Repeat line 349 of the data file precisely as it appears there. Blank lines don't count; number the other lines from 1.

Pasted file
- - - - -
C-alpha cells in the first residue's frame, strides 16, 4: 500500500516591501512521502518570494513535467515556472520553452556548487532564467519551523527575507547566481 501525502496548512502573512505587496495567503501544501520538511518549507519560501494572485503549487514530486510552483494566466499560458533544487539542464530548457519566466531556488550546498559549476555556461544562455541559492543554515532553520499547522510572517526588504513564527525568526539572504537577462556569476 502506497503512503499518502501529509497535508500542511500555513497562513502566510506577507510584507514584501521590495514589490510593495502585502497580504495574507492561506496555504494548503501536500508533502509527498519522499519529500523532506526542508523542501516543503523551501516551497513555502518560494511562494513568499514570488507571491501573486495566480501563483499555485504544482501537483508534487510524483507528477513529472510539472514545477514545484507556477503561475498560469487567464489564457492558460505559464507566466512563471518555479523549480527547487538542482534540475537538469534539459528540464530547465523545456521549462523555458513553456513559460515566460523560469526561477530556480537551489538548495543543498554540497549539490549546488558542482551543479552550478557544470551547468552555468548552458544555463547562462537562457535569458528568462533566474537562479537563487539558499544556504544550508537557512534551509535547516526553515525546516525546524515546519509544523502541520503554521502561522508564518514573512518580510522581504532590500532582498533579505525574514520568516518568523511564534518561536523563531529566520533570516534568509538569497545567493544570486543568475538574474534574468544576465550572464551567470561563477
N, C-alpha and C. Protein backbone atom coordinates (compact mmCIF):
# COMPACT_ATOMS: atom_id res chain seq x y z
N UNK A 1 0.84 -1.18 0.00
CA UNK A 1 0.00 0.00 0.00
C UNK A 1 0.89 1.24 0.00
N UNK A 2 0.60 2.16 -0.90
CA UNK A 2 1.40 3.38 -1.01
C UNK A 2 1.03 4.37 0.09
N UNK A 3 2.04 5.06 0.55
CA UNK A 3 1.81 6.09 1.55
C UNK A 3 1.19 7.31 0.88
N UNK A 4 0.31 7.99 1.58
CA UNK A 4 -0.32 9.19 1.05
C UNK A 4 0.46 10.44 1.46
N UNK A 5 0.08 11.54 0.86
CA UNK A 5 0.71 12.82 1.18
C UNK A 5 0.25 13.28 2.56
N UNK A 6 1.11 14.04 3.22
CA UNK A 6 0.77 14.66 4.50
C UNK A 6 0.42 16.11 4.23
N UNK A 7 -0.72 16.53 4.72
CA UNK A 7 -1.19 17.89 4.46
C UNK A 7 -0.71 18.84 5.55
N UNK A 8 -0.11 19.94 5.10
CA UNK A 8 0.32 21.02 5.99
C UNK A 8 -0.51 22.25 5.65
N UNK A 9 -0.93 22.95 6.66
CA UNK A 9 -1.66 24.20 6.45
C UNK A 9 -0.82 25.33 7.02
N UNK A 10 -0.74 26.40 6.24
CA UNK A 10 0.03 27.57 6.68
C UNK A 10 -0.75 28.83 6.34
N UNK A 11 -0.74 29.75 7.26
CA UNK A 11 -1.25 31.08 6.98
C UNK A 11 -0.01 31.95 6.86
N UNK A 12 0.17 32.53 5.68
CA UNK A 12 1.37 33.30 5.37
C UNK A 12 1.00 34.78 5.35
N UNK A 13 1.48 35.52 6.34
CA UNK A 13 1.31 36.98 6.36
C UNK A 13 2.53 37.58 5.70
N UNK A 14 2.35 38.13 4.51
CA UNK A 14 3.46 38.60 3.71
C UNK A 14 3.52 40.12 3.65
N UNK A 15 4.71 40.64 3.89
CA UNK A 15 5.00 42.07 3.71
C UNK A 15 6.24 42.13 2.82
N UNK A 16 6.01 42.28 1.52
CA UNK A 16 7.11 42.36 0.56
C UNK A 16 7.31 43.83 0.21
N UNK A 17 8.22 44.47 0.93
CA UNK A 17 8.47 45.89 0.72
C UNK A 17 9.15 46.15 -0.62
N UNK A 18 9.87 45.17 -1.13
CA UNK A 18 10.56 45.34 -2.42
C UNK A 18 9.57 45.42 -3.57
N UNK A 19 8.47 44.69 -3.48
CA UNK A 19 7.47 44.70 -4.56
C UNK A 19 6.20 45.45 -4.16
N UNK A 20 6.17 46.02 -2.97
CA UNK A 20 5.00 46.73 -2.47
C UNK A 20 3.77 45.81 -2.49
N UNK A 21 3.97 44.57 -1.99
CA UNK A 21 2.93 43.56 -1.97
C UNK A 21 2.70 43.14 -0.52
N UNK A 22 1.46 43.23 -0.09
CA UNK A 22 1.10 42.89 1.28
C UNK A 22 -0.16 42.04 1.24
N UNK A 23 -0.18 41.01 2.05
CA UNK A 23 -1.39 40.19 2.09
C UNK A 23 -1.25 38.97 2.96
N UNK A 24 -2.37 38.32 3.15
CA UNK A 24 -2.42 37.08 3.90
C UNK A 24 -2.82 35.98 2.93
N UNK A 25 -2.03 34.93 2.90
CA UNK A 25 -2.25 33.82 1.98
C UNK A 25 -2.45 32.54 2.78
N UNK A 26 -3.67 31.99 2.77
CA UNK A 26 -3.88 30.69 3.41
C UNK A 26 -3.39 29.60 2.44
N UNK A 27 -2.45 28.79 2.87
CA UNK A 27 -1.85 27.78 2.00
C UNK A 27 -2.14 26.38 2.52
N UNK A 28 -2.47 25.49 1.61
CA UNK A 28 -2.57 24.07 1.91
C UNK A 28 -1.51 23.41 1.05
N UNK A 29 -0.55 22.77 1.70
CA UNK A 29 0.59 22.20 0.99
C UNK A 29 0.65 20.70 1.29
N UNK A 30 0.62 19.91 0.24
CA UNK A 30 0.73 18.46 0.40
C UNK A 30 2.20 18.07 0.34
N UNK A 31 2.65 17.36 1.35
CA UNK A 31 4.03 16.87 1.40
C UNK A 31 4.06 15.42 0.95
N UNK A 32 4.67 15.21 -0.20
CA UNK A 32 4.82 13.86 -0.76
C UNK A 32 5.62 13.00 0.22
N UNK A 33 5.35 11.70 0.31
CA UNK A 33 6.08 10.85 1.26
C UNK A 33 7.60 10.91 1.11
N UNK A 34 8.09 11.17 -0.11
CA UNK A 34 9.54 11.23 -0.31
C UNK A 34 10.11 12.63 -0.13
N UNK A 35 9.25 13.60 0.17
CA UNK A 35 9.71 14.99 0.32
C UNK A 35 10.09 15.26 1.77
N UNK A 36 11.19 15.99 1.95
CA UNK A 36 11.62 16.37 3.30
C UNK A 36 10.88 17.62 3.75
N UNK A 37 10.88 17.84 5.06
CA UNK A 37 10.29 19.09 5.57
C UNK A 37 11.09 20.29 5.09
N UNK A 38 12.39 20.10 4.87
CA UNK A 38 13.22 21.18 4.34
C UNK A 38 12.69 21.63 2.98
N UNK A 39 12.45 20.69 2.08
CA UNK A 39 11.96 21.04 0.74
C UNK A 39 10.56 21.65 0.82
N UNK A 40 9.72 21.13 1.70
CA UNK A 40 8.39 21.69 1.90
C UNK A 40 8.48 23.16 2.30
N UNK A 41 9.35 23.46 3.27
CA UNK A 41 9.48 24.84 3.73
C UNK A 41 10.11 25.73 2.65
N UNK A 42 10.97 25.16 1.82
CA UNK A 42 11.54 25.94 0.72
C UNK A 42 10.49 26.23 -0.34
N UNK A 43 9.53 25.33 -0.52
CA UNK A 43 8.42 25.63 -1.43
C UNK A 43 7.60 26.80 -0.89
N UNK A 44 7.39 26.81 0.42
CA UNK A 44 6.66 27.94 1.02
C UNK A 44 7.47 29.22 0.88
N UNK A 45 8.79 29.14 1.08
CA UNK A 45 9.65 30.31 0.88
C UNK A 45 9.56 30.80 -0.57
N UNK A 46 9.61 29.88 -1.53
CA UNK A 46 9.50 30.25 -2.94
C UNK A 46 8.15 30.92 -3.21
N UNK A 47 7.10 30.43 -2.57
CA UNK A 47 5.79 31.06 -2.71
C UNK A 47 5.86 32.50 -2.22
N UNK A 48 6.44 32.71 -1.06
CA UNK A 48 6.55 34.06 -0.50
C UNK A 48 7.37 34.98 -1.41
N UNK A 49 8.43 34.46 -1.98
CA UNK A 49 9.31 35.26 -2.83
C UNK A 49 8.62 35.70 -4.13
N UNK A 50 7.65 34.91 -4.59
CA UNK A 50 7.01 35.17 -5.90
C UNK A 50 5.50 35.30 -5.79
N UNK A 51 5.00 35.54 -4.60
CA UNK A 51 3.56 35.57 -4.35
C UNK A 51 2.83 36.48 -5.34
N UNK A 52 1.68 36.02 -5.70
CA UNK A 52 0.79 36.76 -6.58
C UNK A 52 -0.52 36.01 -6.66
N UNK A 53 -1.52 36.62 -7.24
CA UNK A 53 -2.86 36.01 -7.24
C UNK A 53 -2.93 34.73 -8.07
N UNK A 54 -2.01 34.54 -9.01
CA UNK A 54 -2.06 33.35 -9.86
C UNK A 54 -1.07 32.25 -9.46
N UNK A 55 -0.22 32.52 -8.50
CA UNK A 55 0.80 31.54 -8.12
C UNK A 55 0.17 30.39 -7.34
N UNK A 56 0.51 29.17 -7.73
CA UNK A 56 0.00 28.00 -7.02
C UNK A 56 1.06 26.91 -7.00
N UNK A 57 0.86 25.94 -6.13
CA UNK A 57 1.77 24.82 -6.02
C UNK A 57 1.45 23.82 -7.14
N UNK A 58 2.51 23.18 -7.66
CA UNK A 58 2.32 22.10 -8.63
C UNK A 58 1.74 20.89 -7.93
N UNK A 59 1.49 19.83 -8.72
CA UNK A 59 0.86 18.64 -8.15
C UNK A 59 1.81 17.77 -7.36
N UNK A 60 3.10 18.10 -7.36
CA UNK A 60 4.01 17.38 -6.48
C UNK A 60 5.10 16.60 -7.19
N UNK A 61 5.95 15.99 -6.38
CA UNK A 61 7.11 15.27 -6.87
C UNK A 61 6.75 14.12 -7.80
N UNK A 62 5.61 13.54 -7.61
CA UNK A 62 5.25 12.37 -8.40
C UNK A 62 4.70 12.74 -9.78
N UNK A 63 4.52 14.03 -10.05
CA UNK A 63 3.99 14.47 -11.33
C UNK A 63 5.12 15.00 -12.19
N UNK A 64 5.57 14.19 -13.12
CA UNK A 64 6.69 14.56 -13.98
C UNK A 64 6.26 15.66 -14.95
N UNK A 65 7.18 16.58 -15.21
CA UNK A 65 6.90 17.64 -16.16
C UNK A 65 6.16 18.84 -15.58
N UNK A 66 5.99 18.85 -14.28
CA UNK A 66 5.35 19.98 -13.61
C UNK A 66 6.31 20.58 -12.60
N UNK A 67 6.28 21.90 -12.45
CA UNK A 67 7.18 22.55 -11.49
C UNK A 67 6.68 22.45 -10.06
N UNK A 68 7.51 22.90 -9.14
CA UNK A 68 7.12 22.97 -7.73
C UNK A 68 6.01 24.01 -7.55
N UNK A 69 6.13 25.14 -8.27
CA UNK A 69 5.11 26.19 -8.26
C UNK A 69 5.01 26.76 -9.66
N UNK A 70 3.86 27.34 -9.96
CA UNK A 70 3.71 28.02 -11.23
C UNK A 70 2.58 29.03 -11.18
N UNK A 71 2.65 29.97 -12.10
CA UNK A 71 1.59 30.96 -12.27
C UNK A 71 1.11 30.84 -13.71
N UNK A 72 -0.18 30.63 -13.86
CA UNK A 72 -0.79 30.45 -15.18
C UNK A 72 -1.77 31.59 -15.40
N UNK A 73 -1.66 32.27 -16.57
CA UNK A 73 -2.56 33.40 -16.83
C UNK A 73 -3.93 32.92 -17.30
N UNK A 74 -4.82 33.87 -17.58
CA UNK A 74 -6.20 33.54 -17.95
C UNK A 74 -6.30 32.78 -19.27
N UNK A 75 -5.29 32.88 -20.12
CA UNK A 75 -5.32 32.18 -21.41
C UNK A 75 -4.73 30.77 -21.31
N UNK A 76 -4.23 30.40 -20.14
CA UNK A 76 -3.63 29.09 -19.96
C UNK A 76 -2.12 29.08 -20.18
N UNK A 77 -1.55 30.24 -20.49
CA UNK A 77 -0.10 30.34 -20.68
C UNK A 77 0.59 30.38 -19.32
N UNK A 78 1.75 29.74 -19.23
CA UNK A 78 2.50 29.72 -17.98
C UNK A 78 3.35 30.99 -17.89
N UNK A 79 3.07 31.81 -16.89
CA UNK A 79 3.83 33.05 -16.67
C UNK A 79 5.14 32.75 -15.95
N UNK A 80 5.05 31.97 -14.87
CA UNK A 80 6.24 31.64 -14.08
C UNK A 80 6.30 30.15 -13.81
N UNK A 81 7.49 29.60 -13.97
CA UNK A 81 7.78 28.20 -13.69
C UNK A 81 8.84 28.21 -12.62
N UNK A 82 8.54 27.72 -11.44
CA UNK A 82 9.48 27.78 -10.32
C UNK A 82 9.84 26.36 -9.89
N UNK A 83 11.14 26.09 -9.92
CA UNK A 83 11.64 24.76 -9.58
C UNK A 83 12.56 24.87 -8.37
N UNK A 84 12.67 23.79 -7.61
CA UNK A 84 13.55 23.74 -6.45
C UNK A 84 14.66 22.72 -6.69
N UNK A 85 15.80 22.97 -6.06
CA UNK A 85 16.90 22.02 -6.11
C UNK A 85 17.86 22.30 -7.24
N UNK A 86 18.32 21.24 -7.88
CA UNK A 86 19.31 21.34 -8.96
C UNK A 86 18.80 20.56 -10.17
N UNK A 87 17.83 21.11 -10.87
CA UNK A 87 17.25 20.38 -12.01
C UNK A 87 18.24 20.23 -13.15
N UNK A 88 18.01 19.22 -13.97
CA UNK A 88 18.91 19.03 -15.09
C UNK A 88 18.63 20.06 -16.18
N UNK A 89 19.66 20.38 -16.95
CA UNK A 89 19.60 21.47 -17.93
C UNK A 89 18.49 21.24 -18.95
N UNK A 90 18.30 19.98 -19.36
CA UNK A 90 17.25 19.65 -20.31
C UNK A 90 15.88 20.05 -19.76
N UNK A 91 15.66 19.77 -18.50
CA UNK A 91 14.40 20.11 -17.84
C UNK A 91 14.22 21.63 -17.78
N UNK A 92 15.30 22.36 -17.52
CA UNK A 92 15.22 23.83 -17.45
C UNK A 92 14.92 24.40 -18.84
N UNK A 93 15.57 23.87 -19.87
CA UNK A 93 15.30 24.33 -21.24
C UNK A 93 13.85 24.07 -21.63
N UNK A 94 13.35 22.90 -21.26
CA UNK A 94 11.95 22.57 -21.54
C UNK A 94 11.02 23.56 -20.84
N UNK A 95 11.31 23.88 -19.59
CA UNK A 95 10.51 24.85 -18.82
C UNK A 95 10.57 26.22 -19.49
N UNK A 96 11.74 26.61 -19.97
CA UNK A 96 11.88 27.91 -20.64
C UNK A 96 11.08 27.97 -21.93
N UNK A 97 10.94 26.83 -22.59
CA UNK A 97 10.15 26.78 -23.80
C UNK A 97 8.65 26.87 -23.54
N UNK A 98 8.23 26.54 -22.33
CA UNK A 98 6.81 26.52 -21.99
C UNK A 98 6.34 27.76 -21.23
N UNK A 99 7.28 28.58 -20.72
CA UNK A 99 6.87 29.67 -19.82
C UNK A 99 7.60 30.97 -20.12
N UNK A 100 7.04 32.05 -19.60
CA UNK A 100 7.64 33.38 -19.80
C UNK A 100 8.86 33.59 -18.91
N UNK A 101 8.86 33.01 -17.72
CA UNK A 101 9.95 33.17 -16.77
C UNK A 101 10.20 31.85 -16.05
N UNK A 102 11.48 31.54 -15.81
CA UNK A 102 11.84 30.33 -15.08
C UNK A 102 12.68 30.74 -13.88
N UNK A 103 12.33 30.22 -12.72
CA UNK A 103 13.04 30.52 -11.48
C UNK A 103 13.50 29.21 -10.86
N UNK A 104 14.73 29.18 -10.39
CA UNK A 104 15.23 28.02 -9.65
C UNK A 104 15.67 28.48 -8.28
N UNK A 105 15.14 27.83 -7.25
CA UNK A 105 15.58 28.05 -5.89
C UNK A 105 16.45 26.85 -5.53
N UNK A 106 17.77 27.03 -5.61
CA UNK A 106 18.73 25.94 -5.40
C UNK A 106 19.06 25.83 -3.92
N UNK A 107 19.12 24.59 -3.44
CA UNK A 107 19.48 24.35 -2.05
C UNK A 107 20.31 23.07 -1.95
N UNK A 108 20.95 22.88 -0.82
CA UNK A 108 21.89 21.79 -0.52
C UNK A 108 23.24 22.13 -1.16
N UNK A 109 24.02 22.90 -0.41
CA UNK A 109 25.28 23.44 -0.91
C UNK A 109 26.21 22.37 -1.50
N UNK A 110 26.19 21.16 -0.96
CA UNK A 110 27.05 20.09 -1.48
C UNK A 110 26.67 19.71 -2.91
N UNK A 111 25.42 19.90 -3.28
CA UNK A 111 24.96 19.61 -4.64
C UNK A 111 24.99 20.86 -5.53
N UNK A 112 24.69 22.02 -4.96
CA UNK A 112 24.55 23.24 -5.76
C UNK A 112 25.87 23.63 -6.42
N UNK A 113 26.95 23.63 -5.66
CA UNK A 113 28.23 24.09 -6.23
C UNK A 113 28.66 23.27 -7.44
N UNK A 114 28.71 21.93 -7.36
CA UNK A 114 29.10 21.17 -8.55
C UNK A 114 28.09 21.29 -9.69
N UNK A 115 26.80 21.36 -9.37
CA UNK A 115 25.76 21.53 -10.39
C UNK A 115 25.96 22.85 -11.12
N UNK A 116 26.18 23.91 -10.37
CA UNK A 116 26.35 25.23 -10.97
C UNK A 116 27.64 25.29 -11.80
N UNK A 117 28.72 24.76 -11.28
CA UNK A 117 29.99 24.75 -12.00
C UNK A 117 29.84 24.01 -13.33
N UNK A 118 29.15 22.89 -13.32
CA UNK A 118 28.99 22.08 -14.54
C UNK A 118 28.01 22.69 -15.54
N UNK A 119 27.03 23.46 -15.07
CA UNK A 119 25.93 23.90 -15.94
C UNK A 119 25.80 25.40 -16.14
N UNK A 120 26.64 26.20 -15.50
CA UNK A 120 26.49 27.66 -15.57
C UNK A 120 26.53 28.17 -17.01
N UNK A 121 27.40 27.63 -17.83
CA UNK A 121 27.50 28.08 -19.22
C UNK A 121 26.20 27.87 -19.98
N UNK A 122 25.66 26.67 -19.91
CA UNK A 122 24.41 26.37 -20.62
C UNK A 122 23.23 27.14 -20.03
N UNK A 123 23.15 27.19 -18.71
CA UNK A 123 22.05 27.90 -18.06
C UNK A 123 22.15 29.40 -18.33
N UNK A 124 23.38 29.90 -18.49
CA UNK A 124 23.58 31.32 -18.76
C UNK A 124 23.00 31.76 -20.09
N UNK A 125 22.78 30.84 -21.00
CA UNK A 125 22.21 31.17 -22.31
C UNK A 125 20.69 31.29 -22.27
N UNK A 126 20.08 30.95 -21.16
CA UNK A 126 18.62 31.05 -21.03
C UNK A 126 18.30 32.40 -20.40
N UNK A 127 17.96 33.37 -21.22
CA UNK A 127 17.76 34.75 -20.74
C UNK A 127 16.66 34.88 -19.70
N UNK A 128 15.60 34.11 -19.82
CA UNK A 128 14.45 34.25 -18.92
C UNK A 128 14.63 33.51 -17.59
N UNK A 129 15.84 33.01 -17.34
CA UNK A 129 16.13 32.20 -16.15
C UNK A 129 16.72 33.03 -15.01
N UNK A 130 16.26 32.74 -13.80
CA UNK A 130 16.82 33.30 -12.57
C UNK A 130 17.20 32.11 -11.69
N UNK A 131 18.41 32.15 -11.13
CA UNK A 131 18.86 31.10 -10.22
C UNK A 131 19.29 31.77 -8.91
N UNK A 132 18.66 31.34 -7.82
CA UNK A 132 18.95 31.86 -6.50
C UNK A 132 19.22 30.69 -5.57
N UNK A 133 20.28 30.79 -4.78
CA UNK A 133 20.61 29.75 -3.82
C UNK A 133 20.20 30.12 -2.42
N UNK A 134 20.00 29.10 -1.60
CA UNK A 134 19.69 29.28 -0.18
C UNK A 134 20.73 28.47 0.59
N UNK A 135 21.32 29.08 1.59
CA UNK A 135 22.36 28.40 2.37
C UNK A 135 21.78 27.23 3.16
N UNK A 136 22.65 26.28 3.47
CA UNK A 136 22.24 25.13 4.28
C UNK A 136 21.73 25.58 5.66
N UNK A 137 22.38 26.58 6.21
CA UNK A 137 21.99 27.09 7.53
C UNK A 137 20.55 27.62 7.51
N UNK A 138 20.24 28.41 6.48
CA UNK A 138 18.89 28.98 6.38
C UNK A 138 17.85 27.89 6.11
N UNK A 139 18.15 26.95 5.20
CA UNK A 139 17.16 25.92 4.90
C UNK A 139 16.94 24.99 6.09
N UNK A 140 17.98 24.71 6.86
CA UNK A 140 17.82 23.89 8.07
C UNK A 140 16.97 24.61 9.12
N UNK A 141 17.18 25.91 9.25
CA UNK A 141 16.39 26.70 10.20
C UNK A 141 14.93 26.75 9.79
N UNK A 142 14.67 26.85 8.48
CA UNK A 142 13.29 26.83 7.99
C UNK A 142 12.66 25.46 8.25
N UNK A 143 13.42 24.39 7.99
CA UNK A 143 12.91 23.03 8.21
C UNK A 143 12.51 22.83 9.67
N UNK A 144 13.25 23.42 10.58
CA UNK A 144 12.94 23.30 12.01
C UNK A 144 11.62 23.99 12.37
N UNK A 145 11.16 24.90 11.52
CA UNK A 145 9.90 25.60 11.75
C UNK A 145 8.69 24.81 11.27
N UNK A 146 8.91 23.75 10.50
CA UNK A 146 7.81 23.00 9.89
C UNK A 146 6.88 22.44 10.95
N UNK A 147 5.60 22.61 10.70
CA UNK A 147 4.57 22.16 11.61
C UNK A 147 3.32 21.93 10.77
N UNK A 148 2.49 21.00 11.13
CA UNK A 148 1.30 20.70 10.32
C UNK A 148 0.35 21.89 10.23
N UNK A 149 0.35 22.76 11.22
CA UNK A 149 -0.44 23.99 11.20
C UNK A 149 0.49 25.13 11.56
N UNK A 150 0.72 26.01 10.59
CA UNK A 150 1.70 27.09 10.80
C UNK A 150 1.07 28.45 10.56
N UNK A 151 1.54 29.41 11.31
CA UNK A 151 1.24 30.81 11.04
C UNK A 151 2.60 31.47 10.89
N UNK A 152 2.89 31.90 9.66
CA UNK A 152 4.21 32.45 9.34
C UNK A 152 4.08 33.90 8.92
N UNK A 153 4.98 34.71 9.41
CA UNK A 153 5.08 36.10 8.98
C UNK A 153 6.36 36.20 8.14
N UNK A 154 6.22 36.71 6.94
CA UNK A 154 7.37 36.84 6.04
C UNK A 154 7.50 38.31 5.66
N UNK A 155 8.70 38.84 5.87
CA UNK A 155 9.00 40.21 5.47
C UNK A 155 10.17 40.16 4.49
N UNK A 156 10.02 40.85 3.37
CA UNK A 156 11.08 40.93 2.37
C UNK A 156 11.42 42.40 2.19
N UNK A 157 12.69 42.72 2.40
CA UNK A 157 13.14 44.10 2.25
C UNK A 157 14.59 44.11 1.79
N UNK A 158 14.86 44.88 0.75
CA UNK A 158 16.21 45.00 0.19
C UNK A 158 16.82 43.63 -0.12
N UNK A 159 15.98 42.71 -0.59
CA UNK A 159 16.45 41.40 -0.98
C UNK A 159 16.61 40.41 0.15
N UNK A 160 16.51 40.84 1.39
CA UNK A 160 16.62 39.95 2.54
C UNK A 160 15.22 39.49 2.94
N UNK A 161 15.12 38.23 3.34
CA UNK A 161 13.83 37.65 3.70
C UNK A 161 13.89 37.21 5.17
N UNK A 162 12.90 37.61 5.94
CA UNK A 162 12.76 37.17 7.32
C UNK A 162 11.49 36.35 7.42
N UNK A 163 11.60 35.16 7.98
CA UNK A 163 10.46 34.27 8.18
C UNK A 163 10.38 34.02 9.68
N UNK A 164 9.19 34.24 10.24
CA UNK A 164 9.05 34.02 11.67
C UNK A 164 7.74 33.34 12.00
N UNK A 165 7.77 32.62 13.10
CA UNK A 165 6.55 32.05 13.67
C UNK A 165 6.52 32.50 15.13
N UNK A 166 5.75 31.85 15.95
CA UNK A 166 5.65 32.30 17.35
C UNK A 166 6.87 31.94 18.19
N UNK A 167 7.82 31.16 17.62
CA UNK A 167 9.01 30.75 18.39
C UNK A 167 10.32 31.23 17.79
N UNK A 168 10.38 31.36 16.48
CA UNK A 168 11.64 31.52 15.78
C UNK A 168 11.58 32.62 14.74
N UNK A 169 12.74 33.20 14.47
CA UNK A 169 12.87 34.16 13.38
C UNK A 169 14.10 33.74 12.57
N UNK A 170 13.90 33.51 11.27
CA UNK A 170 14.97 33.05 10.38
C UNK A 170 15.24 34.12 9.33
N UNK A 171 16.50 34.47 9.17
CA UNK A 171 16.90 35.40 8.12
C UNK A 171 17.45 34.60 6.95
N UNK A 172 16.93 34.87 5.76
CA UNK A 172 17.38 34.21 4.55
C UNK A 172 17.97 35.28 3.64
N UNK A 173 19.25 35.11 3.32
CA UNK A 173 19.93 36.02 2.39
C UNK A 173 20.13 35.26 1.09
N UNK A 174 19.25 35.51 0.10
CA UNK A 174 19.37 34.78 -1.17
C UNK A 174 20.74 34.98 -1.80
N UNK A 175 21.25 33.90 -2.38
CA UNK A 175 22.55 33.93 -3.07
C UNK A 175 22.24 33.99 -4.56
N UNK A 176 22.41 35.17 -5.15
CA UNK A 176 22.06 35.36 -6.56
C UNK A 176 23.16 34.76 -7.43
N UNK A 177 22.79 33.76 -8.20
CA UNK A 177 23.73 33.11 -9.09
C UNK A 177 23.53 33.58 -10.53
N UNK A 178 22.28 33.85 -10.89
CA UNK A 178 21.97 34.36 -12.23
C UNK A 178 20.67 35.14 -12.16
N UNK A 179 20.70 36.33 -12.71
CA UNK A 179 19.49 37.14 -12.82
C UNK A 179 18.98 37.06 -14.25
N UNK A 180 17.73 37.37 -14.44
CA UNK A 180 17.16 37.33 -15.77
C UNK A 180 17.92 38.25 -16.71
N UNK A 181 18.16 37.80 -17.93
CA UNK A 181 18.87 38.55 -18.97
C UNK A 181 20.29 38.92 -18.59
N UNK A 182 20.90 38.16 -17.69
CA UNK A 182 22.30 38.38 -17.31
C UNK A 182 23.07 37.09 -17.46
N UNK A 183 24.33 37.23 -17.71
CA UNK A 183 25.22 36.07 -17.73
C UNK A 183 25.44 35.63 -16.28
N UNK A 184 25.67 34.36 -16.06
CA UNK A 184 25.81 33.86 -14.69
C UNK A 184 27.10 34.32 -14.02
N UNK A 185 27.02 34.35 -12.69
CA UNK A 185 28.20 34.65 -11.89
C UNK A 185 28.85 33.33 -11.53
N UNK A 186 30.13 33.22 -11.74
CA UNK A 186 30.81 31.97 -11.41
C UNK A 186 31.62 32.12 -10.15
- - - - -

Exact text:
N UNK A 116 26.18 23.91 -10.37